Secondary Logo

Journal Logo

Institutional members access full text with Ovid®

PÄRSSINEN OLAVI
Optometry and vision Science: April 1990
Original Article: PDF Only
Buy

Human anisometropia and changes in it were followed over a 3-year period in 238 schoolchildren who had uncomplicated school myopia in both eyes. Anisometropia of the spherical equivalent (ASFE) type increased in 27%, decreased in 6%, and remained unchanged in 67% of these children. When mean myopia increased from −1.43 to −3.06 D, mean ASFE increased from 0.30 to 0.51 D and the anisometropia of astigmatism (AAST) from 0.15 to 0.23 D. The faster the increase in myopia the greater was the increase in ASFE (r = 0.133, N = 238, p = 0.020). The higher the spherical equivalent at the end of the study the higher was the ASFE (r = 0.135, N = 238, p = 0.019). The initial refractive error or the amount or the axis of astigmatism did not have any prognostic value for the changes in ASFE. The higher the ASFE at the end of the study the higher also was the AAST (r = 0.136, N = 238, p = 0.018). The change in ASFE was independent of the wearing of spectacles. The distribution of the anisometropia of the spherical equivalent and its change followed a nearly normal distribution with the peak of eyes at about ±0 refraction.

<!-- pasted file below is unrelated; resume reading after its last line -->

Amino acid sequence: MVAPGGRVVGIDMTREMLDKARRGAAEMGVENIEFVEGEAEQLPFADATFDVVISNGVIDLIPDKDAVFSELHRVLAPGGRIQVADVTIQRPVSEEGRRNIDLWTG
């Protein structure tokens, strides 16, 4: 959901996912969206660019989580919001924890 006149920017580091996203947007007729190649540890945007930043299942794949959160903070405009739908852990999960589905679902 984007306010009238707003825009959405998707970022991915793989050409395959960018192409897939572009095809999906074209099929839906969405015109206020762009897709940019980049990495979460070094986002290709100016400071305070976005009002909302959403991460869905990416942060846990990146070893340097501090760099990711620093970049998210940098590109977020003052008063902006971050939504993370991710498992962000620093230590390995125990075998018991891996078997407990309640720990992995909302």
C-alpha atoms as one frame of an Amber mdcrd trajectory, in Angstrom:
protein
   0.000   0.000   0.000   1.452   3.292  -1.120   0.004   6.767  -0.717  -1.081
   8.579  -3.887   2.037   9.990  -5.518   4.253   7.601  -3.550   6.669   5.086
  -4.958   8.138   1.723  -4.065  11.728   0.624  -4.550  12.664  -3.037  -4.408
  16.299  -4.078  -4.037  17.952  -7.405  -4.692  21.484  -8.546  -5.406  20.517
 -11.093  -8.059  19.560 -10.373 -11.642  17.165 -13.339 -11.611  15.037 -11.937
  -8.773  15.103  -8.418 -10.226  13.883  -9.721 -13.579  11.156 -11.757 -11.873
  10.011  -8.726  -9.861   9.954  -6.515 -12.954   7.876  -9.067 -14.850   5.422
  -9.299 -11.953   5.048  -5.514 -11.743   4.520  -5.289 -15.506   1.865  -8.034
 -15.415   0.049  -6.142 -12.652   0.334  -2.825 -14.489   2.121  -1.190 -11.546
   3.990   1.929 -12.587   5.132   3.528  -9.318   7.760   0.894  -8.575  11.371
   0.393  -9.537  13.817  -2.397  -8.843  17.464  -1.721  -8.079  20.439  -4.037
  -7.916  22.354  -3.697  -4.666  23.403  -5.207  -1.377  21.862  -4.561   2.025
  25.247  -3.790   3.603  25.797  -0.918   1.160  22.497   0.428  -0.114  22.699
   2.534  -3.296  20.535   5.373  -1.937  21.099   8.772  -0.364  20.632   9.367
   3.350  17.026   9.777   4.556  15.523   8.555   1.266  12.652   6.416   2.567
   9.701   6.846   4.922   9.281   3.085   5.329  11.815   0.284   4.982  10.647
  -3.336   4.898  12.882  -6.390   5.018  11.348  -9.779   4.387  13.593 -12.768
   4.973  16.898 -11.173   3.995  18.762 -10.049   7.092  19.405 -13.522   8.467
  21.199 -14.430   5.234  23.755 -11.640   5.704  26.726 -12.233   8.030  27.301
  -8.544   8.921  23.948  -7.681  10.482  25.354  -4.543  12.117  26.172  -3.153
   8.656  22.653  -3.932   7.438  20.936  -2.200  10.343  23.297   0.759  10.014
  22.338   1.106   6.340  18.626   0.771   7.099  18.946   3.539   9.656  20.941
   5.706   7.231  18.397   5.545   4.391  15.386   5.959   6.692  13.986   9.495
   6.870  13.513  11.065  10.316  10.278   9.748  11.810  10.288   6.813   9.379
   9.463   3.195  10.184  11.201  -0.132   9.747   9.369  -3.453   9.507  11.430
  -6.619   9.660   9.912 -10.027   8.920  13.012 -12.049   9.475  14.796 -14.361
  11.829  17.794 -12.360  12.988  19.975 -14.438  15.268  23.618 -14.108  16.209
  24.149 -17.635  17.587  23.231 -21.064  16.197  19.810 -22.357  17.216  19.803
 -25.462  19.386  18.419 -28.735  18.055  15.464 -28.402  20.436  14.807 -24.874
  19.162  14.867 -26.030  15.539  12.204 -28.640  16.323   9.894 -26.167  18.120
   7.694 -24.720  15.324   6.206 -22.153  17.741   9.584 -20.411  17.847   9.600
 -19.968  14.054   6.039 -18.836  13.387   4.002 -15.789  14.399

© 1990 American Academy of Optometry